3. Rarely, generalized hyperpigmentation similar to that seen in Addison's disease occurs.
f. Matlike telangiectases may occur on the face, lips, hands, oral mucosa, and upper trunk. There is a high correlation between the degree of nail fold capillary abnormality, as viewed with a wide-field microscope, and the extent of internal organ involvement in scleroderma.
g. Bullae may rarely occur in areas of sclerosis.
h. Calcinosis cutis generally occurs late in the course of scleroderma and is usually limited to the skin over joints. The CREST syndrome consists of calcinosis, Raynaud's phenomenon, esophageal dysfunction, sclerodactyly, and telangiectasia. It identifies a group of PSS patients with a more favorable prognosis.
2. Diffuse systemic sclerosis often begins on the trunk and rapidly spreads to involve the extremities and face.
3. The differential diagnosis of fibrotic skin includes the following:
a. Eosinophilic fasciitis.
b. Tryptophan-induced eosinophilia myalgia syndrome.
d. Graft-versus-host disease.
e. Porphyria cutanea tarda.
g. Carcinoid syndrome.
i. Lichen sclerosis et atrophicus. j. Bleomycin-induced sclerosis.
k. Chlorinated hydrocarbon-induced sclerosis (polyvinyl chloride). l. Occupational trauma. m. Primary amyloidosis. n. Melorheostosis with linear scleroderma. o. Progeria. p. Werner syndrome.
r. Toxic oil syndrome (caused by adulterated rapeseed oil).
C. Eosinophilic fasciitis can usually be distinguished from systemic scleroderma by examination of the skin. On the trunk and proximal extremities, localized areas of induration develop that are firmly bound to underlying tissues. A cobblestone or puckered surface is formed secondary to involvement of the subcutaneous fibrous tissue and is most obvious during overhead extension of the upper extremities. Raynaud's phenomenon and internal organ involvement do not occur. A biopsy specimen that includes skin, fascia, and muscle is necessary for diagnosis. Fibrotic thickening and a cellular infiltrate, often including eosinophils, are found in the deep fascia and may also be present in the lower dermis, fat, and muscle. Laboratory abnormalities include blood eosinophilia in 30% of patients, an increased erythrocyte sedimentation rate, and hypergammaglobulinemia. A history of tryptophan ingestion should be elicited.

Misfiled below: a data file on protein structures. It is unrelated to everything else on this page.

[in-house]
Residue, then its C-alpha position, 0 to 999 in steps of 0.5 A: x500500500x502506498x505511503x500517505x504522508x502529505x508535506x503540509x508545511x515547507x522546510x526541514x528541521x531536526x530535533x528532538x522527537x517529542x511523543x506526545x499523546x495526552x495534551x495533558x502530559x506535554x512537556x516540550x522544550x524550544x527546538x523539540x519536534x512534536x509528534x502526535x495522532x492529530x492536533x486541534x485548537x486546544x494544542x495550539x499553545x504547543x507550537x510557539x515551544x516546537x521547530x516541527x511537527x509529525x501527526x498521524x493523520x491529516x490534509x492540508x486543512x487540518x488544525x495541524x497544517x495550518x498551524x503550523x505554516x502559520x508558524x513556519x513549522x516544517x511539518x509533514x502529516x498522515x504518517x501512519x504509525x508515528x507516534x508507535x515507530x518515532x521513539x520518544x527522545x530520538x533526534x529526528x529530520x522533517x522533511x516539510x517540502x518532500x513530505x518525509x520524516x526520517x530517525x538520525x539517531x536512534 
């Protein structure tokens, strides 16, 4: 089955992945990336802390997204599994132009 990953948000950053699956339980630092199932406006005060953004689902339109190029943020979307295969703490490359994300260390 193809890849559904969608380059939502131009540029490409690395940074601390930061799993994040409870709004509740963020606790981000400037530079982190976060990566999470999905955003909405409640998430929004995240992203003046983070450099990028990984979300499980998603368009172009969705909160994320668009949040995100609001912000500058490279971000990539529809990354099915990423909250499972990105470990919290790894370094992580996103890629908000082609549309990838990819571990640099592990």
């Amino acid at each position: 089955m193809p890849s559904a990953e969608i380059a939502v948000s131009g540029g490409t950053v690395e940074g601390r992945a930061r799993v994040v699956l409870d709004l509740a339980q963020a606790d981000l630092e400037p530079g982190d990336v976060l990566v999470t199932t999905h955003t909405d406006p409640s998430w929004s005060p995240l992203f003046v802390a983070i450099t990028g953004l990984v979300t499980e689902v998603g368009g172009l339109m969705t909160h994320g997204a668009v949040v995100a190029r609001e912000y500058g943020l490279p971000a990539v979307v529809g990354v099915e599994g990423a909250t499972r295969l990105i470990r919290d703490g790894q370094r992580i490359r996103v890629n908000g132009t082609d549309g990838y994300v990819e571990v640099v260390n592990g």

D. Tryptophan-induced eosinophilia myalgia syndrome. In 1989, a disease characterized by peripheral eosinophilia and myalgia with features of both eosinophilic fasciitis and systemic scleroderma was seen following tryptophan ingestion. Clinical features include fever, fatigue, weakness, muscle cramps, arthralgia, cutaneous edema, rashes, pruritus, and thickening of the skin. The degree of both eosinophilia and myalgia is variable. Scleroderma-like skin changes can involve the extremities as in eosinophilic fasciitis, or become more generalized as in PSS.
E. Undifferentiated connective tissue syndrome, also known as mixed connective tissue disease, denotes combined clinical features of SLE, scleroderma, and polymyositis. High titers of antibodies to U1RNP occur in many of these patients. Some authorities feel that undifferentiated connective tissue syndrome represents a prodrome of SLE or scleroderma in most patients (see Chapters!). Raynaud's phenomenon and swollen hands are the most frequent skin manifestations.
Direct immunofluorescent studies of clinically normal skin in patients with undifferentiated connective tissue syndrome reveal subepidermal immunoglobulin deposits in approximately one-third of cases.
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